Brunner Test Does Not Require that Debtor Take Advantage of IBR

Posted by NCBRC - May 3, 2018

Willie West was 60 years old, had been largely unemployed for thirty years and owed over $60,000 in student loans. He lived rent-free with his aunt and received $197.00 under the Supplemental Nutrition Assistance Program. When he sought to discharge the loans in bankruptcy the case came before the court on the parties’ cross-motions for summary judgment. West v. U. S. Dept. of Ed., No. 17-20506, AP No. 17-78 (Bankr. W.D. Tenn. Feb. 4, 2018).

The Sixth Circuit applies the three-pronged Brunner test to undue hardship discharge for student loans under section 523(a)(8). Citing Barrett v. Educ. Credit Mgmt. Corp. (In re Barrett), 487 F.3d 353 (6th Cir. 2007), the court rejected the DOE’s argument that Mr. West could not satisfy the first prong of Brunner by showing that he could not maintain a minimal standard of living if he repaid the loans because he was eligible for an IBR under which he would make no monthly payments. The court reasoned that if a debtor must enroll in an IBR to satisfy the first (or third) prong of Brunner, undue hardship discharge for student loans would effectively be eliminated, as any debtor eligible for an undue hardship discharge would also be eligible for an IBR.

The court further found that “the first prong of the Brunner test is not limited to a debtor’s monthly payment, but, instead, is based on the entire impact the student loan will have on a debtor’s ability to maintain a minimal standard of living.” Here, the fact that ultimate forgiveness of the loan would likely saddle Mr. West with a nondischargeable tax debt in the tens of thousands when he was in his eighties and highly unlikely to have a greater income, would largely erased any benefit he might derive from an IBR. The mere possibility of a tax waiver due to insolvency was poor solace to the debtor who would have to live with that uncertainty. The court found that this ran contrary to bankruptcy’s goal of affording the honest but unfortunate debtor a fresh start.

Applying the “difficult to satisfy” second prong of the Brunner test, the court looked at whether Mr. West’s financial situation was likely to persist. He testified that he had searched for work and finally concluded that, due to his race, age and criminal record, his job prospects were nonexistent. The court found that he established a genuine issue of fact as to whether his financial condition met the Sixth Circuit’s “certainty of hopelessness” standard but that his credibility was an issue to be determined by the trier of fact. For that reason, the court denied both motions for summary judgment on that issue.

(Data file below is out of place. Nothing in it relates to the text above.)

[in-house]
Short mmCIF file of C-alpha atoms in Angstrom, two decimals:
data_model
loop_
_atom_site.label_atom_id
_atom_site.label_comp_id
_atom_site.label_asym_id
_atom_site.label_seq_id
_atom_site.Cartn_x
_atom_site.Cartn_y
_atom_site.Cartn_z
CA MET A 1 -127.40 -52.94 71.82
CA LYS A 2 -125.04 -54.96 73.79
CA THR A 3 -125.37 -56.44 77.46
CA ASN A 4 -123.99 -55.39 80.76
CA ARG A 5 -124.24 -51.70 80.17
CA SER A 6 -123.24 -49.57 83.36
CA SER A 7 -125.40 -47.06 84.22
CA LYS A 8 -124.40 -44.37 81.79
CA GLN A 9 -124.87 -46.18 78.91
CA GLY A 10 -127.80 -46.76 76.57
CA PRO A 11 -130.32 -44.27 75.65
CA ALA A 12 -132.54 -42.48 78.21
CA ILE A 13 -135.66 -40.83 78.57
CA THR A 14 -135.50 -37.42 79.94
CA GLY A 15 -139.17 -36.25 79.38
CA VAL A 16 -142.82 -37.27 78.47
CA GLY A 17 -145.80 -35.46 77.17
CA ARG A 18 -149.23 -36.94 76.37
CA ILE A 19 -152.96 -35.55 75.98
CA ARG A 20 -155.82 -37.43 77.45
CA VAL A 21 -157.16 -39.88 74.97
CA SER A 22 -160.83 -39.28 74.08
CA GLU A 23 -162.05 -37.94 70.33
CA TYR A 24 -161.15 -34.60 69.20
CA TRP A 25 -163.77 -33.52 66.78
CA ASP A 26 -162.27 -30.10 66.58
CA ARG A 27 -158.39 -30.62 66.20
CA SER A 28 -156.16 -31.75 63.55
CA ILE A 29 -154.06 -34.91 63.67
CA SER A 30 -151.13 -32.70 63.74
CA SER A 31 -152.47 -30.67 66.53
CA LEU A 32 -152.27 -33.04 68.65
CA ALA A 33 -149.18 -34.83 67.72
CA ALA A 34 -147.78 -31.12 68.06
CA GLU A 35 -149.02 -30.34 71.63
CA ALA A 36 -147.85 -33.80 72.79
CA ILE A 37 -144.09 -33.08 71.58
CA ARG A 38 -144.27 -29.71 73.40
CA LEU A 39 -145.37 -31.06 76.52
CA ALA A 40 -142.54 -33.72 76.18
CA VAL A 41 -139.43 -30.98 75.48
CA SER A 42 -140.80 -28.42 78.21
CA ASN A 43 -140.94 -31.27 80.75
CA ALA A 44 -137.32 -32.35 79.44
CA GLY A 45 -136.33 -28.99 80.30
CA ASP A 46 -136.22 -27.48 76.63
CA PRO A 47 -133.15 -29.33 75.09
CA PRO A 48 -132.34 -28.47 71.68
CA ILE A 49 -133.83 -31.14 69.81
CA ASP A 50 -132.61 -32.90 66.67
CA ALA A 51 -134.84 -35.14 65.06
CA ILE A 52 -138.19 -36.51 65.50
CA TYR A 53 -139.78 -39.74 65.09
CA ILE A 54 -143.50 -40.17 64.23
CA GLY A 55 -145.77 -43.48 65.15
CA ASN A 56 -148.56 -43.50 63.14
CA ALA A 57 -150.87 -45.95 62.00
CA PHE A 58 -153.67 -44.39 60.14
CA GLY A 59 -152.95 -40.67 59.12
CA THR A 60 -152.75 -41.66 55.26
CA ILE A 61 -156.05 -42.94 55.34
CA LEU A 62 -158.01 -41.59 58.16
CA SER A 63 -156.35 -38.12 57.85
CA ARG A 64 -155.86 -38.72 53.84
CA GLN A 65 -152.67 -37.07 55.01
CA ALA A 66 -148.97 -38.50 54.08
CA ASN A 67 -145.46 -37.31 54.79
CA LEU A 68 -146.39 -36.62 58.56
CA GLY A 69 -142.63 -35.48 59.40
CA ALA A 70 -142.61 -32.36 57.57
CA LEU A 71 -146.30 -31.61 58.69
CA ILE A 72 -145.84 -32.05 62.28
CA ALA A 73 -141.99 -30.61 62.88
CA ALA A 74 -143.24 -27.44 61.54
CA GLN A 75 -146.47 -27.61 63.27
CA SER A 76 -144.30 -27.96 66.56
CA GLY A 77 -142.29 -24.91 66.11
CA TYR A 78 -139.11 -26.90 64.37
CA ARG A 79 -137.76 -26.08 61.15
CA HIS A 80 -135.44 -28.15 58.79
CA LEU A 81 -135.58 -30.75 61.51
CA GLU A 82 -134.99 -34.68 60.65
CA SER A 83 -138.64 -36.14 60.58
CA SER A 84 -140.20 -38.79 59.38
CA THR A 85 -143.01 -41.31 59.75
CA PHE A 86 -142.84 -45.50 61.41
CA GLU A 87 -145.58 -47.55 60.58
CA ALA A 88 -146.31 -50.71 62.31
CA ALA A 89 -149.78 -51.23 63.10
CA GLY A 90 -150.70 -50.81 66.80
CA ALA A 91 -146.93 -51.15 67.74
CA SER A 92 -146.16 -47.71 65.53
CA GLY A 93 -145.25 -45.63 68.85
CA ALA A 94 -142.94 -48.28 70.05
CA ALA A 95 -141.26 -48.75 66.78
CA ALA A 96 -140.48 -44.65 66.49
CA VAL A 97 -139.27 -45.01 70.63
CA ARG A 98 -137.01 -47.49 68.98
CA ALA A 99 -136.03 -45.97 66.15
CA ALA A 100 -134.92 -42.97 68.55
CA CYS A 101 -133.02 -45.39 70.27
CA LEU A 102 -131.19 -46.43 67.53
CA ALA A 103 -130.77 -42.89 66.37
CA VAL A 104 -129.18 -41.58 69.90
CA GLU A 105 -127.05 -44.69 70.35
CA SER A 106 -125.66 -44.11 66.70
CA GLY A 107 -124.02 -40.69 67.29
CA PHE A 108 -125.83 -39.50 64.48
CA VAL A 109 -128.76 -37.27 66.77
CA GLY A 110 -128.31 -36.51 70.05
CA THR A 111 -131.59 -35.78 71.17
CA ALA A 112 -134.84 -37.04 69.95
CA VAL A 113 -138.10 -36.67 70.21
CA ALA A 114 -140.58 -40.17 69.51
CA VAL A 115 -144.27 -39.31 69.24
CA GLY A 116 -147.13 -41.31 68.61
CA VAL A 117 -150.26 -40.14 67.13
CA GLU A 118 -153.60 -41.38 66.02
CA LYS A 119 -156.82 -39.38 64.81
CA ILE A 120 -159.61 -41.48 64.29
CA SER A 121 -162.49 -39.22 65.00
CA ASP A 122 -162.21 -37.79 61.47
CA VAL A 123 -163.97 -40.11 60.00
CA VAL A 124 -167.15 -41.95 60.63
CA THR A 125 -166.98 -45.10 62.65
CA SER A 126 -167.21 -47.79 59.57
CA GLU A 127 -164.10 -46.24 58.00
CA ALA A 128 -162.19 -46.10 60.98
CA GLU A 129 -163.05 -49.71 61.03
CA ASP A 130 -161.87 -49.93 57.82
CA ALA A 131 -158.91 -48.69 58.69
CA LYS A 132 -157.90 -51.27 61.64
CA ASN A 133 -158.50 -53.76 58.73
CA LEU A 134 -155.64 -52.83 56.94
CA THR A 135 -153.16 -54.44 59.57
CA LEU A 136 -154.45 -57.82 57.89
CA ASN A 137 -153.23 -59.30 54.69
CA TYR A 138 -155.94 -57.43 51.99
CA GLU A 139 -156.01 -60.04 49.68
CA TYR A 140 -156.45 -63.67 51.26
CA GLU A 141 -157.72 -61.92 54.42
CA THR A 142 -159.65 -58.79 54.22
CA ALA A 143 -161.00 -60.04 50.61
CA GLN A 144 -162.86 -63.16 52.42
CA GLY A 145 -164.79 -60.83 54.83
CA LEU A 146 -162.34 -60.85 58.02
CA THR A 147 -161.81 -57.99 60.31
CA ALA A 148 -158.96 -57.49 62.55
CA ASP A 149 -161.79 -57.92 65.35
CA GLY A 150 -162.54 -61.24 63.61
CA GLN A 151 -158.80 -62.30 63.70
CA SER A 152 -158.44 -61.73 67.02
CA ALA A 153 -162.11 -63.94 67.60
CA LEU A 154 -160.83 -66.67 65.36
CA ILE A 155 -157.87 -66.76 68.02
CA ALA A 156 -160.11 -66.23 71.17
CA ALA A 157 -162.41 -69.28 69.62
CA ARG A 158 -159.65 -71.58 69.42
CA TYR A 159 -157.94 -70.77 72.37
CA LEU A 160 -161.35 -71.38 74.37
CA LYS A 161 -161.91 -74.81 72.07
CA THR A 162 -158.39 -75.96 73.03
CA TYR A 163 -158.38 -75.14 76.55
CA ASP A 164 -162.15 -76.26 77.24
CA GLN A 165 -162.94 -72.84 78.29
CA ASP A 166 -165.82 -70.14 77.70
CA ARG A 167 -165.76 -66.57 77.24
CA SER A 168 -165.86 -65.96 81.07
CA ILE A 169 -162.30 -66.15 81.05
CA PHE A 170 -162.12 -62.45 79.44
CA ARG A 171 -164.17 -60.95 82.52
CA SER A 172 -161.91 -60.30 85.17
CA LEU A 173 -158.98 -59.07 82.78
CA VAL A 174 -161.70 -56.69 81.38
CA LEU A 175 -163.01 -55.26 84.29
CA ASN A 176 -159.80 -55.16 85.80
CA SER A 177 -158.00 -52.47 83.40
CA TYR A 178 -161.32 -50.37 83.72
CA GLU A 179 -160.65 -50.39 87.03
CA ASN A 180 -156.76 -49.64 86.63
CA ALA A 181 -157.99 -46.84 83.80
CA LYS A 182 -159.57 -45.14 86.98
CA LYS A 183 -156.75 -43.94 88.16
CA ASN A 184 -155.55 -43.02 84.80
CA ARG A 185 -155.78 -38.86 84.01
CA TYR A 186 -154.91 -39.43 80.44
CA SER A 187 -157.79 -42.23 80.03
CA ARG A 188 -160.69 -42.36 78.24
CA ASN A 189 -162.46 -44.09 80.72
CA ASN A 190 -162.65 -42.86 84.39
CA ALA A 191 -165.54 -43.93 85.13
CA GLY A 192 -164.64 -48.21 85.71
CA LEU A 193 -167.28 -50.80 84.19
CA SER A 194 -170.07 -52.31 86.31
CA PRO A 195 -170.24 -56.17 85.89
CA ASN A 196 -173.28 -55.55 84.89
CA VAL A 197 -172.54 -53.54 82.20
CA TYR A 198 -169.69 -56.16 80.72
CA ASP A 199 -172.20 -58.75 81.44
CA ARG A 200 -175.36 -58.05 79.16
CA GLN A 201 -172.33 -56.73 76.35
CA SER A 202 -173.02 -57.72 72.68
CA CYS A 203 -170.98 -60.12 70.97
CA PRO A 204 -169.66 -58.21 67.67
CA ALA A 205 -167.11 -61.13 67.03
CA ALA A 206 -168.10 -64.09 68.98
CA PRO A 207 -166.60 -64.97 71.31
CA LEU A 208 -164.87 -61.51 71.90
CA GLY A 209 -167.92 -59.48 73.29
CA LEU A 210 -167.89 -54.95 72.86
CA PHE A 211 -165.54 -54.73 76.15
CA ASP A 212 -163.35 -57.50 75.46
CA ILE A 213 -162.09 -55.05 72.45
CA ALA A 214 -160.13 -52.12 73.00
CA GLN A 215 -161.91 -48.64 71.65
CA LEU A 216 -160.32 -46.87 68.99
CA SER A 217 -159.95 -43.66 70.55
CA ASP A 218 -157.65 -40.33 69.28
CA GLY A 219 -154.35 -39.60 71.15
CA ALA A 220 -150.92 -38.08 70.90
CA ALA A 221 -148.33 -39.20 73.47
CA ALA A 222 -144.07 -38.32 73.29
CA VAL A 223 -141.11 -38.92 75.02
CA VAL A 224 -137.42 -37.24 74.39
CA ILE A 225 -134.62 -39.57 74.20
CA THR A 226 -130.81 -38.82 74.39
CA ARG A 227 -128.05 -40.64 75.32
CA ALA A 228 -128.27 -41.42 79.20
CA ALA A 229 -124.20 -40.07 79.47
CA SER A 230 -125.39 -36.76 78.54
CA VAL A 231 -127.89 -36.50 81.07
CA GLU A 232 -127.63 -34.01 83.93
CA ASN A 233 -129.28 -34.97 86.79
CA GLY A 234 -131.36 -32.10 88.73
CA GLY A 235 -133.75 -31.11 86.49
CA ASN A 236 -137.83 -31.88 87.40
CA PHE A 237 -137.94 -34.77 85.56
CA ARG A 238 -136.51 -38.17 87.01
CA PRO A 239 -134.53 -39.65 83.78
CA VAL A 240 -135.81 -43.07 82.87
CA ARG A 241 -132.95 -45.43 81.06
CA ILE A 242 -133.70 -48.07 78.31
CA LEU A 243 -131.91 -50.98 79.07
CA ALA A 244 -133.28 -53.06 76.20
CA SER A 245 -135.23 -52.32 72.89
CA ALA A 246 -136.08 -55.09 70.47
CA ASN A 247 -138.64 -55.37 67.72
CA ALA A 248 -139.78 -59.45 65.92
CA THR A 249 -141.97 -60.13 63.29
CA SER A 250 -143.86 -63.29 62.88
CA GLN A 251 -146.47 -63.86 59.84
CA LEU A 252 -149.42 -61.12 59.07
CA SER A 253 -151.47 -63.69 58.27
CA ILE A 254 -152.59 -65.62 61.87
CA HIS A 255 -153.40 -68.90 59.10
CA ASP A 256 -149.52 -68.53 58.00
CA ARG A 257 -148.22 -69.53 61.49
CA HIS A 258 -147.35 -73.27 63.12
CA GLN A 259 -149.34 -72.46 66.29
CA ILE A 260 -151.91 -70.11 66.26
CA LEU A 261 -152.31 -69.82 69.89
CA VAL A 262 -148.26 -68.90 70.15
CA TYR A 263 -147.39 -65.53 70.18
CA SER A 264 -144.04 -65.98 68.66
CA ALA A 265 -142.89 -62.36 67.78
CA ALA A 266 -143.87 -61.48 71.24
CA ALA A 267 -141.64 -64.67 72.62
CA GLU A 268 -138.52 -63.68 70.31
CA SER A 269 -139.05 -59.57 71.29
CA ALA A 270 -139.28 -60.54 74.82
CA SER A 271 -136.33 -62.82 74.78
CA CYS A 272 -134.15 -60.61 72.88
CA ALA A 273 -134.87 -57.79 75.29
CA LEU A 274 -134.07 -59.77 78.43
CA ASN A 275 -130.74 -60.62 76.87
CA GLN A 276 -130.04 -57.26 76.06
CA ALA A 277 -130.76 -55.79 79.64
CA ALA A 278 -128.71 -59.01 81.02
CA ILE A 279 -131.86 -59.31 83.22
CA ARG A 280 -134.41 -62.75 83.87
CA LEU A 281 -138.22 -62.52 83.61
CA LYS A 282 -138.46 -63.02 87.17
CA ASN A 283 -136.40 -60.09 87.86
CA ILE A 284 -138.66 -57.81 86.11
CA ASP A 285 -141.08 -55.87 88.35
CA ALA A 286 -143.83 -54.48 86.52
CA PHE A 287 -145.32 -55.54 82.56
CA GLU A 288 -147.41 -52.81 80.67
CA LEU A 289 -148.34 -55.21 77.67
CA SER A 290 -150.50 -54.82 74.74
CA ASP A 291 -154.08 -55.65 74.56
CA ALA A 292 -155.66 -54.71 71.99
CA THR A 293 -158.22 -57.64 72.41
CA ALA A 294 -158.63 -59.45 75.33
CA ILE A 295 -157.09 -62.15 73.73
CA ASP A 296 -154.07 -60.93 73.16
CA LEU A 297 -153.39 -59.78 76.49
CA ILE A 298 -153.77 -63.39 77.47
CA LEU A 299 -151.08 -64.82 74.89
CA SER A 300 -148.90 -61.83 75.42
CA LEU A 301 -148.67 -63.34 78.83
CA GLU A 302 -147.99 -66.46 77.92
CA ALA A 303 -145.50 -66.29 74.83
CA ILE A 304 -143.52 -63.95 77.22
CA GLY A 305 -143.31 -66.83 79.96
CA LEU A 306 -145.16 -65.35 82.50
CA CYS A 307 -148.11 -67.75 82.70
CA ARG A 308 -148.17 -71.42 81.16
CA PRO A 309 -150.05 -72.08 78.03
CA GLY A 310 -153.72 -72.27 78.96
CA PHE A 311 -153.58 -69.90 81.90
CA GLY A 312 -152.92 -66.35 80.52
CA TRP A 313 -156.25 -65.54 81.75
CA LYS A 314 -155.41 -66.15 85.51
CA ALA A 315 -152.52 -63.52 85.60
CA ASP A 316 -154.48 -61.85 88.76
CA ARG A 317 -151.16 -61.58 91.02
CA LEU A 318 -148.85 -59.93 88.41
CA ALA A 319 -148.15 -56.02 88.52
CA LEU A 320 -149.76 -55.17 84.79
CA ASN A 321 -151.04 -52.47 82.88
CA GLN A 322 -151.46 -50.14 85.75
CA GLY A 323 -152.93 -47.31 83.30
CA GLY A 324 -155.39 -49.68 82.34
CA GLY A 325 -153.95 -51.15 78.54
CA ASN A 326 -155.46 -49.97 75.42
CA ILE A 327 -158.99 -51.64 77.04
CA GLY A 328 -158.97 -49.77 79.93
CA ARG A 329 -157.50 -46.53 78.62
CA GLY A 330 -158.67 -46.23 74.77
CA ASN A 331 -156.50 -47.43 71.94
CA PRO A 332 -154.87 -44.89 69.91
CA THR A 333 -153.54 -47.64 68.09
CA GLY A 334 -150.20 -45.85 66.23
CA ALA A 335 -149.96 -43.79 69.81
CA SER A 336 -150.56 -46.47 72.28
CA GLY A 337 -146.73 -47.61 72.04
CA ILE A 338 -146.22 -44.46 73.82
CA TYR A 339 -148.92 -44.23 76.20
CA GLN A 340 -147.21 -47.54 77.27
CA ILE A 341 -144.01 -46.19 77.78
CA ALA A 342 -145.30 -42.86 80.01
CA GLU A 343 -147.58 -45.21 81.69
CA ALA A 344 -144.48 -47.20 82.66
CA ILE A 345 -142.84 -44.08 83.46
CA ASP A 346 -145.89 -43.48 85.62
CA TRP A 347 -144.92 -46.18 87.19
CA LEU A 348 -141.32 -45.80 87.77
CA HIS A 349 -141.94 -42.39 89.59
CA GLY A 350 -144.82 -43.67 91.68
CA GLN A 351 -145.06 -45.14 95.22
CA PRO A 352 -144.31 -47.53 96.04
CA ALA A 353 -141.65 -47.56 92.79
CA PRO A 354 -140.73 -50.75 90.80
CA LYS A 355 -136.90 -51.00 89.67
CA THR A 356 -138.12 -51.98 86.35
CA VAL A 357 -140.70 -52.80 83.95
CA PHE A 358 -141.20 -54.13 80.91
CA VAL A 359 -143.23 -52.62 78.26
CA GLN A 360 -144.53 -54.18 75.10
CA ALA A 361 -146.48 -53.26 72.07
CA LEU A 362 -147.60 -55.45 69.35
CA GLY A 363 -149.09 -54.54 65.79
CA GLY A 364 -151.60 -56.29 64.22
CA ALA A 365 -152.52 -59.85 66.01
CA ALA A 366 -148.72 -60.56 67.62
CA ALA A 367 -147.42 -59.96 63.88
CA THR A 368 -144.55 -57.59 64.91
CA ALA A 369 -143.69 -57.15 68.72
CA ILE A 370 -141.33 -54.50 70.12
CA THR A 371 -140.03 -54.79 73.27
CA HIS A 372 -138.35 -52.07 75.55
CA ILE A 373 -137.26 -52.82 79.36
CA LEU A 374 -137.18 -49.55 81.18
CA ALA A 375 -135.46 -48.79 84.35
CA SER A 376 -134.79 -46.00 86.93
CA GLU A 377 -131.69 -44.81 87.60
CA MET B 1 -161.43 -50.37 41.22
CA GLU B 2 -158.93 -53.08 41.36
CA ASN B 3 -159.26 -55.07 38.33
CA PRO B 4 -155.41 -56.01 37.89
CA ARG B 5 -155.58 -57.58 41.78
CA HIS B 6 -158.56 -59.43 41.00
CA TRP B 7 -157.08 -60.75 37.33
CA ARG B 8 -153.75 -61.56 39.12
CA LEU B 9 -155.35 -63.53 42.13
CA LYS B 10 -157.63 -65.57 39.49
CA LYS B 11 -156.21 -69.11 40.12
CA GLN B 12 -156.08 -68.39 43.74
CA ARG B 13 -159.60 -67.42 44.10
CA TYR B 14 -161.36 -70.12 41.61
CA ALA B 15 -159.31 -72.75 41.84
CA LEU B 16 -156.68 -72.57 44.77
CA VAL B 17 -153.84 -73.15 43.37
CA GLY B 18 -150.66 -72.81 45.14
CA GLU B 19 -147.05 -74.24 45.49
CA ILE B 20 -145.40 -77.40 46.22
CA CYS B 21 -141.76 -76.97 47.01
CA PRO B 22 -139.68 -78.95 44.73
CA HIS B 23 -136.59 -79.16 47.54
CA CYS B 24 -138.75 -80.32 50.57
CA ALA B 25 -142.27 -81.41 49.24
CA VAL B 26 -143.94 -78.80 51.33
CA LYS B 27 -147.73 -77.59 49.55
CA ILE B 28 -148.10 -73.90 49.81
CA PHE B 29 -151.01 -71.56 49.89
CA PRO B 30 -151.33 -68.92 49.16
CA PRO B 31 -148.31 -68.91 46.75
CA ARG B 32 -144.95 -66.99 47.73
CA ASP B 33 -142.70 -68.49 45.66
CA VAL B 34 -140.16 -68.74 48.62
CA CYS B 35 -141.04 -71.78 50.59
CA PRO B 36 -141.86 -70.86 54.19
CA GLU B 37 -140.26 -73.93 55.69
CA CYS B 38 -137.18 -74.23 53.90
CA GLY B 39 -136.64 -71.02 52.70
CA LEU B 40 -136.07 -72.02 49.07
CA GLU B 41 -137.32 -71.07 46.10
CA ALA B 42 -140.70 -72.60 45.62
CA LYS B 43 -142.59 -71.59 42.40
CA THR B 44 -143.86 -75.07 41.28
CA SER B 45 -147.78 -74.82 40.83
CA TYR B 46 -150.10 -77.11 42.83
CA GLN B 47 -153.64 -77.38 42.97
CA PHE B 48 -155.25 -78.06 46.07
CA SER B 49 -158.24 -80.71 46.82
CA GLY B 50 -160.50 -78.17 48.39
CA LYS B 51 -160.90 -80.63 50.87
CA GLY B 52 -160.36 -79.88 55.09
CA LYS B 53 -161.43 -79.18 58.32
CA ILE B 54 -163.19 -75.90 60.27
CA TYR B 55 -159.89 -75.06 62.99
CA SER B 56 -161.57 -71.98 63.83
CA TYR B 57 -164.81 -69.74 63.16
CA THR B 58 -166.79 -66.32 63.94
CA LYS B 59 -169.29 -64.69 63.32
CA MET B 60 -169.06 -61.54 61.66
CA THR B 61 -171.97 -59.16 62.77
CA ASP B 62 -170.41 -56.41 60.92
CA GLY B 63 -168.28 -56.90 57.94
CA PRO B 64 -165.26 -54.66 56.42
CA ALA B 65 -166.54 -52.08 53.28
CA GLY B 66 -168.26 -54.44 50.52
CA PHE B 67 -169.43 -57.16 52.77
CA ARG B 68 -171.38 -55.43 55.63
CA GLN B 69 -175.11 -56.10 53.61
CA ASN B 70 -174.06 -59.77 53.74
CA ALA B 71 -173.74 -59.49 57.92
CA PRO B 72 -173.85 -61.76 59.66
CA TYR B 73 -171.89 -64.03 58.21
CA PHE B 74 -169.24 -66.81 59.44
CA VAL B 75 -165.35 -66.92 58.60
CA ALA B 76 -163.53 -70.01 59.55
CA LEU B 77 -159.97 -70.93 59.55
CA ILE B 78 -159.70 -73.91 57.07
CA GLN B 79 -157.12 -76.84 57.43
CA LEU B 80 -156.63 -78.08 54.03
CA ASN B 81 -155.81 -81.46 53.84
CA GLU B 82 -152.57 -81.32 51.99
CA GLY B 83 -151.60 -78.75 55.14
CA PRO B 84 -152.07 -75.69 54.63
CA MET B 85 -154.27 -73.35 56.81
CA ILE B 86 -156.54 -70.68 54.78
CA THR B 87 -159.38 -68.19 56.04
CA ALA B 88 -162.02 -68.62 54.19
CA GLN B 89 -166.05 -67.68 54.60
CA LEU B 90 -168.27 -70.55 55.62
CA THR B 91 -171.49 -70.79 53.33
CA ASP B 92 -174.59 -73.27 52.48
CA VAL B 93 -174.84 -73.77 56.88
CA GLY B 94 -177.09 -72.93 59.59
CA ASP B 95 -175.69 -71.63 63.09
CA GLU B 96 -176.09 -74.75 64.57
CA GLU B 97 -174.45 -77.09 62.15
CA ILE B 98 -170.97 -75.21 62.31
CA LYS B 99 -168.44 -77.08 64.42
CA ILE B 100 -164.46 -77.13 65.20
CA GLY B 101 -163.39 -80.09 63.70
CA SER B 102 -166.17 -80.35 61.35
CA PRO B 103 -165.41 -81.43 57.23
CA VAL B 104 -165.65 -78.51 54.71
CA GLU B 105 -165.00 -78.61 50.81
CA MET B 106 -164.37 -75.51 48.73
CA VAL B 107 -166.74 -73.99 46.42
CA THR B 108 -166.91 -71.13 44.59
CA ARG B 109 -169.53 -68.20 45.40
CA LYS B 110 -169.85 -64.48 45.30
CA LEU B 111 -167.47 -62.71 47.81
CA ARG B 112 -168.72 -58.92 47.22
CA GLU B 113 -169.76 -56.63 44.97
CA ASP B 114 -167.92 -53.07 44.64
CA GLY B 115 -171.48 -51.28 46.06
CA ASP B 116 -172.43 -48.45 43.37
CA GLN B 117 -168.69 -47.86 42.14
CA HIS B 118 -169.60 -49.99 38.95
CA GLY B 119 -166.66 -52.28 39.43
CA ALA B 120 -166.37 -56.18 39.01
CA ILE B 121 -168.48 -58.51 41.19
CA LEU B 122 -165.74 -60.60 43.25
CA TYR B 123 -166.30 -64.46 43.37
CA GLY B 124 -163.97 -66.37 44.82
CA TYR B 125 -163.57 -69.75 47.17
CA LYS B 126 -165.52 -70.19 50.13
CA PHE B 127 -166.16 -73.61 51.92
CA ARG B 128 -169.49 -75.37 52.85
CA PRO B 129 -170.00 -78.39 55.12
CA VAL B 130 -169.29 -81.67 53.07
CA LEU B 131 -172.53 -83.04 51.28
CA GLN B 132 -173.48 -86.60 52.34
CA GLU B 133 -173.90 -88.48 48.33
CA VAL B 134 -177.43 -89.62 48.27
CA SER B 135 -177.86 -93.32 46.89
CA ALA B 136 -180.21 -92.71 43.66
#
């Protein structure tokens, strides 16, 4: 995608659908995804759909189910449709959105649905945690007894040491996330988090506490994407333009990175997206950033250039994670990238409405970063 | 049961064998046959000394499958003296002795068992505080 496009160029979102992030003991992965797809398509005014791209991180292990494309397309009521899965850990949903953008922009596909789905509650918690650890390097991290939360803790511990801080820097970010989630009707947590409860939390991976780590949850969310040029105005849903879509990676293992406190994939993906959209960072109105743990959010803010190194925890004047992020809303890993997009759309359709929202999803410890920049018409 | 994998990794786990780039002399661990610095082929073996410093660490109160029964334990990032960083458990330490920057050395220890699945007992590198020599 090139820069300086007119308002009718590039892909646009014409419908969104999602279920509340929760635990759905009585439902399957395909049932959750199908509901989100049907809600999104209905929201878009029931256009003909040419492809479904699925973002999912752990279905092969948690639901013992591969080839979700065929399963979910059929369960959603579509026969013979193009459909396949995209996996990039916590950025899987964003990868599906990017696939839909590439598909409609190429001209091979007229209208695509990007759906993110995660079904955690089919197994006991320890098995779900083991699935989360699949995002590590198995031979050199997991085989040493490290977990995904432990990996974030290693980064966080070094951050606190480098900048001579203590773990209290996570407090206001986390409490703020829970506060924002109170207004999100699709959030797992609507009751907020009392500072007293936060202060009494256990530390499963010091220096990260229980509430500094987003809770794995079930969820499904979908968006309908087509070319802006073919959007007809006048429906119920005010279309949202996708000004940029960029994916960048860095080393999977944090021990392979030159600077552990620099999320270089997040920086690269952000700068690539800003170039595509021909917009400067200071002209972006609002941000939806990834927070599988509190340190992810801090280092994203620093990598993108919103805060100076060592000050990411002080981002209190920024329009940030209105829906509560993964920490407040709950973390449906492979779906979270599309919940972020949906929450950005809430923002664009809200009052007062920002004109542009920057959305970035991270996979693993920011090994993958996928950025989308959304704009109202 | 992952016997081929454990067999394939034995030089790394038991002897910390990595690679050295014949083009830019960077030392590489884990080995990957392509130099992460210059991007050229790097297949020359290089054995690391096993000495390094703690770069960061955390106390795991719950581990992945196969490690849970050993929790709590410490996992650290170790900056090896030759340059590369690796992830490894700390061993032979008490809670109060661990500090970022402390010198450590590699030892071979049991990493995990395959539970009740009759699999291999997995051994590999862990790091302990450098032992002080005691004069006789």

The court went on to address Brunner’s third, good faith, prong. The DOE argued that Mr. West did not make a good faith effort to repay the $60,000 loan because he never made any payments even though he did occasional odd jobs for $10 or $15. The court was unpersuaded that Mr. West’s failure to apply his negligible income to his student loan, when he did not have enough income to pay for housing and had a $197.00 food allowance as his only regular income, was an indication of bad faith. Moreover, Mr. West and the DOE had entered into forbearance agreements from the start, so the DOE’s insistence that he use his meager income to pay off  debt he was under no obligation to pay engendered no sympathy from the court. Nonetheless, the court denied both parties’ summary judgment motions on this point finding that the record was insufficient to establish that Mr. West’s failure to gain employment for thirty years was reasonable.

The court thus granted summary judgment to the debtor on the first prong of Brunner and denied summary judgment as to both parties on the two remaining prongs of the Brunner test.

West Bankr WD Tenn opinion Feb 2018


Post a Comment

You must be logged in to post a comment.